American Football Database


File:Godzillatron and south endzone bleachers.jpg

Godzillatron as seen from the north end zone

File:Godzillatron arkansas state 2.jpg

Godzillatron during a game in the 2007-08 season, as seen from the East grandstands


The new scoreboard is also the largest HD screen, provided by Time Warner Cable

"Godzillatron" or "Adzillatron" is the nickname given to the scoreboard at the University of Texas at Austin's Darrell K. Royal-Texas Memorial Stadium. The official name of the board has not yet been decided; it is simply referred to as the "Darrell K Royal-Texas Memorial Stadium Scoreboard" by the Texas Longhorn Athletics department. It is one of the largest high definition video screens in the world. It was manufactured by Daktronics in Brookings, South Dakota, the largest producer of large-screen video displays in the world.


The scoreboard measures at 81 feet (25 m) tall and 136 feet (41 m) wide with a pixel resolution of 2064 x 848.[1] The scoreboard was installed as part of a US$150 million stadium renovation, $8 million of which is being spent on audiovisual improvements. The new high definition screen is the centerpiece of these improvements and debuted at the start of the 2006 football season.[2] Previously, two scoreboards were in place, one in the south end, the Freddie Steinmark Memorial Scoreboard and Jumbotron, and one in the north end, a video matrix screen. Both were removed after the 2005 season. The new scoreboard replaces the one in the south end. The north end no longer features a scoreboard as it was removed for the 2008 stadium expansion. The giant Longhorn symbol at the very top was sold on eBay.[3]

At the time of its creation, Godzillatron was called the largest high-definition video screen in the world,[2][4] though it was quickly surpassed by a larger screen in Tokyo.[5][6] It is the largest high-definition video screen in college football.[1] In 2006, the Big 12 Conference held the three largest screens in college football by surface area, with Nebraska and Texas A&M at numbers 2 and 3 respectively. Since 2006, however, Mississippi State University has added a high definition video board at Davis Wade Stadium measuring 112 feet (34 m) by 48 feet (15 m), or 5,217 square feet (484.7 m2). Godzillatron is 84% larger than the screen at Nebraska (7,370 square feet vs 4,012 square feet).[7] At the time of creation, it was the largest HD screen in the western hemisphere, but has since been surpassed by the HD screens at Cowboys Stadium (11,520 sq ft), and several others for various sports.


A downside for fans is that the screen can be used to allow more obtrusive advertising to be displayed during games.[8] It has been controversial among fans because at some times a large portion (more than 50%) of the screen is being used for advertising and other non-game related graphics.[9][10] This has led to some fans (including Austin American-Statesman commentator Kirk Bohls) calling the new screen "Adzillatron".[11][12] Complaints have also been made about the scoreboard being too loud and about it broadcasting advertisements to those in the stadium, even over the top of the band playing in the stadium.[10][11] In its first usage, the portion of the new screen that was typically used for showing replays and film highlights was approximately the same size as the old video screen.[9][13] More recent games have featured a 16:9 format image centered in a ring of advertisement and score/clock related information. Nevertheless, complaints continue about the advertising, with some fans shouting out "We won't shop/eat/bank there" when advertisements are played loudly in the stadium.[14]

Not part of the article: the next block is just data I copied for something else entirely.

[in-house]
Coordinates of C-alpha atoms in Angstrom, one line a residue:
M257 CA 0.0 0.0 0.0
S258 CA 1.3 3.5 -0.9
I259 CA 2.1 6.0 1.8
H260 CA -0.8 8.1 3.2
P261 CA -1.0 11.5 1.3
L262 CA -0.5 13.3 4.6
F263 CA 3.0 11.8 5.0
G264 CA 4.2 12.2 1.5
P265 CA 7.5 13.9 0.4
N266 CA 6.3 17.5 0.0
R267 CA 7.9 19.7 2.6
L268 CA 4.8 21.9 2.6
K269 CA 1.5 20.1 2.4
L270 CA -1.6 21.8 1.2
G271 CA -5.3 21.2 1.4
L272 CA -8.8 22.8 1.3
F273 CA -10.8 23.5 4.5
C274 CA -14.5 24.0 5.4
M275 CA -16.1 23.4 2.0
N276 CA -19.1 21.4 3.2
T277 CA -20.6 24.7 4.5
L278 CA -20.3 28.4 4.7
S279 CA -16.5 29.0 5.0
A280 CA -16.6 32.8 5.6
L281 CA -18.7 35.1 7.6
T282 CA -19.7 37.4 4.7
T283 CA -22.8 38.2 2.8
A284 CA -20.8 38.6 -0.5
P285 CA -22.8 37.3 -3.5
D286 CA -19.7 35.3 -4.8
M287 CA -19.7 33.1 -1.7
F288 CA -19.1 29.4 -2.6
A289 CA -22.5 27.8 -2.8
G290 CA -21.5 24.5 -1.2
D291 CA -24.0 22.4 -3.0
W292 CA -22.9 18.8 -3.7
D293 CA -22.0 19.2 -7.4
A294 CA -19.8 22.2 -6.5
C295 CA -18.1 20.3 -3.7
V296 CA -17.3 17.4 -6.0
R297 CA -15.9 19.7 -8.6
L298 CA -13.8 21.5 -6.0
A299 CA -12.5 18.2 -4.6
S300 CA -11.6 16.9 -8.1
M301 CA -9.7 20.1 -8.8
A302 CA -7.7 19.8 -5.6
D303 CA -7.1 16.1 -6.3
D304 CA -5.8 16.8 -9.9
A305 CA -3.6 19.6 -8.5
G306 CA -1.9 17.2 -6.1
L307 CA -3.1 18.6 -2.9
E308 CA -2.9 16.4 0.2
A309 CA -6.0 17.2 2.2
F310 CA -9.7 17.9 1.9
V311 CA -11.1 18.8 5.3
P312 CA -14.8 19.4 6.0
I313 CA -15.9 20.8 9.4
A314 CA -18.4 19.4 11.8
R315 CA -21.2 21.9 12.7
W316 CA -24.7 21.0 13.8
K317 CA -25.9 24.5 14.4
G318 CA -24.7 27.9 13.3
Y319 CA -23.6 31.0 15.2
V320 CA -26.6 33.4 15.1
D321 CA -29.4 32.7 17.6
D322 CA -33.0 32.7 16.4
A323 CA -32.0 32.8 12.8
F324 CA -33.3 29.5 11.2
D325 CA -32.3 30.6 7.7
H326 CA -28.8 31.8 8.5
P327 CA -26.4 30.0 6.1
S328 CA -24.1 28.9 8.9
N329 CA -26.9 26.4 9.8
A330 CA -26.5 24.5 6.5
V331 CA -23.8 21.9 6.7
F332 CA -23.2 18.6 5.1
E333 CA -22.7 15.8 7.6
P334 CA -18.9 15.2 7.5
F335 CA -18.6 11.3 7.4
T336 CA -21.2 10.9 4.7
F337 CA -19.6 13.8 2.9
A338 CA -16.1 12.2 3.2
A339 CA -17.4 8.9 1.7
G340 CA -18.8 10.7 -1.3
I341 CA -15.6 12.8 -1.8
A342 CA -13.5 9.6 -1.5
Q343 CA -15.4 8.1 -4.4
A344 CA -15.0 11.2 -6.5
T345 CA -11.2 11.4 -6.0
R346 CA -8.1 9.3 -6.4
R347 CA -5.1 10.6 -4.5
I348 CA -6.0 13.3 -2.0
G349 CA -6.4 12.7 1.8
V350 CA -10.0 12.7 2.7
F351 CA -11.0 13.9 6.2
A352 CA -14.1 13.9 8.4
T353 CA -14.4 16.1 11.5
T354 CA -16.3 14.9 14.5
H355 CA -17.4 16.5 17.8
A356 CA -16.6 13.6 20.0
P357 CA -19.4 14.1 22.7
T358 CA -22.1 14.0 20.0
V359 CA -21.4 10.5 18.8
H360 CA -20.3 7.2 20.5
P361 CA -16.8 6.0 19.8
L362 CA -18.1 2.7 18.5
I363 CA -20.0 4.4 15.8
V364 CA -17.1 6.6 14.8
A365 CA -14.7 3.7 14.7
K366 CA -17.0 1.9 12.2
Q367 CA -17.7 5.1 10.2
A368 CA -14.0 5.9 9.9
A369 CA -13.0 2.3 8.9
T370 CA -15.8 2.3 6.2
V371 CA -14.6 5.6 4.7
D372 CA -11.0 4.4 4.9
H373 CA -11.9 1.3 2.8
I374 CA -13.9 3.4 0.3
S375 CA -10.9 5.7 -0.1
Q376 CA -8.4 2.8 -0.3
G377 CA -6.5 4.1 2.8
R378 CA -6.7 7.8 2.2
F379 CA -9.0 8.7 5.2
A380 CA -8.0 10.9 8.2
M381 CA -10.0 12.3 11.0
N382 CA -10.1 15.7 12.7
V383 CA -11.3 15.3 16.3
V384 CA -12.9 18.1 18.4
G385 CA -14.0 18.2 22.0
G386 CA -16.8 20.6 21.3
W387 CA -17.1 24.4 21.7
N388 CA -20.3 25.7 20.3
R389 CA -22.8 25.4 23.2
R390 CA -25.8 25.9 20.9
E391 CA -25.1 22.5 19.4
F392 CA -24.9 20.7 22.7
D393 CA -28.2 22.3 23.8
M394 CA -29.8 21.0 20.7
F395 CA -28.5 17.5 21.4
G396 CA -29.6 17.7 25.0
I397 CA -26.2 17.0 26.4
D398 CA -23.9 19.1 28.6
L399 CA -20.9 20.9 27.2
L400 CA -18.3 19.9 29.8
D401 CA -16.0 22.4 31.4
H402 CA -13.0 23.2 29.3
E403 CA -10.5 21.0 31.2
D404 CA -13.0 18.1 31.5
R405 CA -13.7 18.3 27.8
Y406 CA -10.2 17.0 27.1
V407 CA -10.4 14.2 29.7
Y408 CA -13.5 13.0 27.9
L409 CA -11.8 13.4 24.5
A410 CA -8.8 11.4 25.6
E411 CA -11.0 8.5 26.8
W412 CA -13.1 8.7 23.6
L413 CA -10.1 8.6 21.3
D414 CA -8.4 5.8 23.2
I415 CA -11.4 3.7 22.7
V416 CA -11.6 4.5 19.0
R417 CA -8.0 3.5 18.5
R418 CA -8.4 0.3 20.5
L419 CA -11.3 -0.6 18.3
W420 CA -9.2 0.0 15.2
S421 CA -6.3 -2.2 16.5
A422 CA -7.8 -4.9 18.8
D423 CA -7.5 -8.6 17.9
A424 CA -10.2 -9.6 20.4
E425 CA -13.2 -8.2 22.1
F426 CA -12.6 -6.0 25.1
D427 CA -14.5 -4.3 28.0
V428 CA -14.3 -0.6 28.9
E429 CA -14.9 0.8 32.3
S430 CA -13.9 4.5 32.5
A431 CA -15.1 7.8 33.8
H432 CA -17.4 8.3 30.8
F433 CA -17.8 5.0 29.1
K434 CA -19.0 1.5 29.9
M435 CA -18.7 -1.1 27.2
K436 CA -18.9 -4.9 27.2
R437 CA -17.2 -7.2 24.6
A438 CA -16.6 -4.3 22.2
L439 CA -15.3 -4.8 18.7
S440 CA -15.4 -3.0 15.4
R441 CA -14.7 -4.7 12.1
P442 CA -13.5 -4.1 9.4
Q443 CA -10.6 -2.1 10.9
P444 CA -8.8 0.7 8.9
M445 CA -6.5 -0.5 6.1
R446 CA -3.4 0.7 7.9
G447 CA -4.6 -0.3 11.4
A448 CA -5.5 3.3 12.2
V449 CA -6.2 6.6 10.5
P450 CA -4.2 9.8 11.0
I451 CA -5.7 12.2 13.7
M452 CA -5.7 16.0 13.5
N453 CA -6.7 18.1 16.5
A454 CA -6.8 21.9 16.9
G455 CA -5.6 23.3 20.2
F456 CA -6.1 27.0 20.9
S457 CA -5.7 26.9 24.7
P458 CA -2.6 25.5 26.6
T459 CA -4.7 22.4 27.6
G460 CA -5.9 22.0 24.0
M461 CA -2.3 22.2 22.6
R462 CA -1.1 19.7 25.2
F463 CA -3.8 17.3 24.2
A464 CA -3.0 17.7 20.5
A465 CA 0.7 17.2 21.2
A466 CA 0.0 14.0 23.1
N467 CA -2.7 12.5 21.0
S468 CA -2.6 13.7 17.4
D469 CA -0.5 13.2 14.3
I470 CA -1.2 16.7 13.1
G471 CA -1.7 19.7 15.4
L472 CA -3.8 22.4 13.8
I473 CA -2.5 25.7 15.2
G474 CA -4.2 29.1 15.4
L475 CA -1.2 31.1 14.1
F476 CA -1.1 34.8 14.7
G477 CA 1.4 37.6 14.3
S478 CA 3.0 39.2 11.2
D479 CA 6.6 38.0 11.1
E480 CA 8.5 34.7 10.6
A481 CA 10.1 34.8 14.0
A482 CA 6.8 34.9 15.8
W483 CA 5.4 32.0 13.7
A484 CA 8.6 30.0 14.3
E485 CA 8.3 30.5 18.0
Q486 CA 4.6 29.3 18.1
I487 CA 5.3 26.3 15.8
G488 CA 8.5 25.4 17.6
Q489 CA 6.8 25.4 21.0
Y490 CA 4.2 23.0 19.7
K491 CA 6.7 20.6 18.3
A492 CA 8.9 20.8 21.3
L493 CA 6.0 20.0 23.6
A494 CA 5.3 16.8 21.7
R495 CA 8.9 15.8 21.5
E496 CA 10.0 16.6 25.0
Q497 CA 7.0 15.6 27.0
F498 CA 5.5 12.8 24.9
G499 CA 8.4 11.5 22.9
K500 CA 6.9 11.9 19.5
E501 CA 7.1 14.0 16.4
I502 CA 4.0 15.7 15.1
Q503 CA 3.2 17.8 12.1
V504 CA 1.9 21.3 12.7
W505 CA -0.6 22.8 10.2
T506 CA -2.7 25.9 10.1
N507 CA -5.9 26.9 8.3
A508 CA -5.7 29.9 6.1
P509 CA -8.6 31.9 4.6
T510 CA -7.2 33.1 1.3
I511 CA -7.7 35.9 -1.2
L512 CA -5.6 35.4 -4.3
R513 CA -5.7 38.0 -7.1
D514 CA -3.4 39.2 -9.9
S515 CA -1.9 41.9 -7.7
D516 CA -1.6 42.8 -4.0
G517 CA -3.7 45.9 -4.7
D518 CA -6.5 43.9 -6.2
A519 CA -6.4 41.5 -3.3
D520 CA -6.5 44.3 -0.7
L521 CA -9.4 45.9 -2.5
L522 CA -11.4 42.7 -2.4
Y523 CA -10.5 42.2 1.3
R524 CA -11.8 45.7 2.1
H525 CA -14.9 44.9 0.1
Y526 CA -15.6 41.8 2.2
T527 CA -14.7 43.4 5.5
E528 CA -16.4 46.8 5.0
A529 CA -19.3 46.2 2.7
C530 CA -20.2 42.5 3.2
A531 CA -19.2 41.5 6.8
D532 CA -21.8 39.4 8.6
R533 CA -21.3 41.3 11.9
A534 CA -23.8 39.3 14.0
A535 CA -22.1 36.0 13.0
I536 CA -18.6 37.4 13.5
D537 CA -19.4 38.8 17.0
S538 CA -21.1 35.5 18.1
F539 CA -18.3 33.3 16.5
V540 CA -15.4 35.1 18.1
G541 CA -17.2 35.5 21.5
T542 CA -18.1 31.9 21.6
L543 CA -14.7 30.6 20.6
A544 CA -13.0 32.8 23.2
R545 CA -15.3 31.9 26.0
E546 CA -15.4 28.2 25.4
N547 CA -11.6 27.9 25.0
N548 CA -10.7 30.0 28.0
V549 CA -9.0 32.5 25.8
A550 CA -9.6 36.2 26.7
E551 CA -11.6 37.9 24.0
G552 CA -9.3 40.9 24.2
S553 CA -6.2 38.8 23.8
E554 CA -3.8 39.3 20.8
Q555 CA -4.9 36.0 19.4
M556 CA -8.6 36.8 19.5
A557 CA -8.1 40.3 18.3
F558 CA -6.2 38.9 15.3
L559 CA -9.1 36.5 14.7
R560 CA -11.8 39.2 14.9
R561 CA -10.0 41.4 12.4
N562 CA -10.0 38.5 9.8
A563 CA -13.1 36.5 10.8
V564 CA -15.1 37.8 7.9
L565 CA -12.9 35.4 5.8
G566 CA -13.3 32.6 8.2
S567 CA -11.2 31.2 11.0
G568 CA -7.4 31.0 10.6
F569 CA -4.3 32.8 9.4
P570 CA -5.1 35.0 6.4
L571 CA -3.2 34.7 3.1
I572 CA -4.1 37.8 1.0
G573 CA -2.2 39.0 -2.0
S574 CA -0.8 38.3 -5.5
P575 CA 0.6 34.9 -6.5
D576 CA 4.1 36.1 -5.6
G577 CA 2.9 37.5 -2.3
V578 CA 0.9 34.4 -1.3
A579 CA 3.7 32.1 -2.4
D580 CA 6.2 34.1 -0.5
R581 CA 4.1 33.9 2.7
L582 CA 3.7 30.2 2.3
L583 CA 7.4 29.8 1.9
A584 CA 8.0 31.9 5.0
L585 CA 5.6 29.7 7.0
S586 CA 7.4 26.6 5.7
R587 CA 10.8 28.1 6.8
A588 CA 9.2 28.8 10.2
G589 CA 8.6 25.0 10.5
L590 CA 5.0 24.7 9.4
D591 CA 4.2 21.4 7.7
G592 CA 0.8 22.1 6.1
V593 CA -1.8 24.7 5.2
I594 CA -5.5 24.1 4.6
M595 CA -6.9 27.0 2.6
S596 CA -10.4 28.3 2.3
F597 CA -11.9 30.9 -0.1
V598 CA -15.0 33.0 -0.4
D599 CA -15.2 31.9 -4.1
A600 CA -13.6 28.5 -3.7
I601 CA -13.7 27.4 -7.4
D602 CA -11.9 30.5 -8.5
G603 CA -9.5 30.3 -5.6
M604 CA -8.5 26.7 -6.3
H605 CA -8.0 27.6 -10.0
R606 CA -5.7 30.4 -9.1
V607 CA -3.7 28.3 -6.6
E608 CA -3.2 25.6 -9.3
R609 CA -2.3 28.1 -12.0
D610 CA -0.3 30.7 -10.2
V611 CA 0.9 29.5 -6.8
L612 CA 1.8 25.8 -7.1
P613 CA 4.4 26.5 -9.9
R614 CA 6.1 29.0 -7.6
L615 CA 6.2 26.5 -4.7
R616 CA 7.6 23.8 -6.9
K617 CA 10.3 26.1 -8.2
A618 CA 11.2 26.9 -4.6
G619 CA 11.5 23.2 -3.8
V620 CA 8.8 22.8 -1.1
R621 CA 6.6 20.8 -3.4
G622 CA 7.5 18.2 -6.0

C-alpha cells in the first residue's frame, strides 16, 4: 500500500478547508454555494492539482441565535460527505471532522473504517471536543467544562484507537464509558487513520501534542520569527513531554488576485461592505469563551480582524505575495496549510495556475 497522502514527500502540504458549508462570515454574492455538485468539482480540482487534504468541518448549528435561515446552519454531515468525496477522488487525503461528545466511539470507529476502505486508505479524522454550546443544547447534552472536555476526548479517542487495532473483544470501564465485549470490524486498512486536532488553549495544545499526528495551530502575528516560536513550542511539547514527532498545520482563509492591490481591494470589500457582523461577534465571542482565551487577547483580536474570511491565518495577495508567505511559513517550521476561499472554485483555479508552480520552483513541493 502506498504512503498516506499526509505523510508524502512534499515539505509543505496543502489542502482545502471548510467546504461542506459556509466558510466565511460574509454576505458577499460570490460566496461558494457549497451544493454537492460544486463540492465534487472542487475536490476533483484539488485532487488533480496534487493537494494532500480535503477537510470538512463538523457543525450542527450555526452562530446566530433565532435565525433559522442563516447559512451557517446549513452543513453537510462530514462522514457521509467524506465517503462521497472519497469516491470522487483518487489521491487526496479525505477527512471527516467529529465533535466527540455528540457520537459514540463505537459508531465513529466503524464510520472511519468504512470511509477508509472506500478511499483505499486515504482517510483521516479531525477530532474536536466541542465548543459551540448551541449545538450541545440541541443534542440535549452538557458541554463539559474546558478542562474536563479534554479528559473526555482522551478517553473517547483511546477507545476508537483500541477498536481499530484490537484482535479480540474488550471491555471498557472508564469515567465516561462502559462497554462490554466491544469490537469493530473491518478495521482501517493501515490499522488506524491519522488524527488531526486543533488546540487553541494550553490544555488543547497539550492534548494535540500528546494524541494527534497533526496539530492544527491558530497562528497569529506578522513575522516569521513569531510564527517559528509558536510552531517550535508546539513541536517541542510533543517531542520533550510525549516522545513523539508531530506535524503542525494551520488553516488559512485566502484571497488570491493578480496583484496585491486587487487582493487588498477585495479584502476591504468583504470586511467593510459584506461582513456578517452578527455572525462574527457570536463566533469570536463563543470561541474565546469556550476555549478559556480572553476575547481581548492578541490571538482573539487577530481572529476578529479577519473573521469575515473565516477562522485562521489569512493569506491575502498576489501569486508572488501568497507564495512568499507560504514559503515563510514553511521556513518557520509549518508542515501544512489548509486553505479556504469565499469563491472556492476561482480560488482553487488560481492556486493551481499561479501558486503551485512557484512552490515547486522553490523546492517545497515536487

1. 1.0 1.1 Daktronics. "Photo Gallery". Daktronics. Retrieved 7 June 2011. Cite error: Invalid <ref> tag; name "Texas Debuts Daktronics Video Board" defined multiple times with different content
  2. 2.0 2.1 Maher, John. "That's one big Bevo of a scoreboard". Austin American-Statesman. Archived from the original on 2006-06-03. Retrieved 2006-05-11. Cite error: Invalid <ref> tag; name "scoreboard" defined multiple times with different content
  3. "Longhorn light". eBay. Retrieved 2006-06-06.[dead link]
  4. Kilian, Ryan (5 September 2006). "Colt McCoy silences critics as Longhorns roll over North Texas". Retrieved 2006-09-08.[dead link]
  5. "World's Largest HDTV". Luxist. Retrieved 2006-10-07.
  6. "Giant Video Screen Constructed at Tokyo-area horse track". Pink Tentacle. Retrieved 2006-10-07.
  7. "Biggest scoreboards in college football". Austin American-Statesman. August 23, 2006. Retrieved 2007-03-29.
  8. O'Keeffe, Kevin (2006-07-01). "New scoreboard brings the "Wow!" factor to football stadium". Retrieved 2006-07-13.[dead link]
  9. 9.0 9.1 Salinas, Andy (2006-09-05). "New screen's ad coverage disappoints some students". The Daily Texan.
  10. 10.0 10.1 Robbins, Kevin (2006-09-03). "Godzillatron roars to life - Fans get first look at scoreboard to end all scoreboards, still a work in progress". Austin American-Statesman.
  11. 11.0 11.1 Soltan, Margaret (2006-07-03). "After its Premiere, Godzillatron Renamed By UT Fans: It's Now Adzillatron". Retrieved 2006-07-13.
  12. Bohls, Kirk (10 October 2006). "10 talking points for Texas-OU". Austin American-Statesman. Archived from the original on 2006-10-25. Retrieved 2006-10-30.
  13. Blair, Alex (September 6, 2006). "Colt McCoy, Godzillatron make their career debuts on Saturday". The Daily Texan. Retrieved 2006-09-07.[dead link]
  14. Suzanne Haliburton (5 October 2006). "Questions on TX-OU, petitioning NCAA for eligibility". Austin American-Statesman. Archived from the original on 2006-10-30. Retrieved 2006-10-07.

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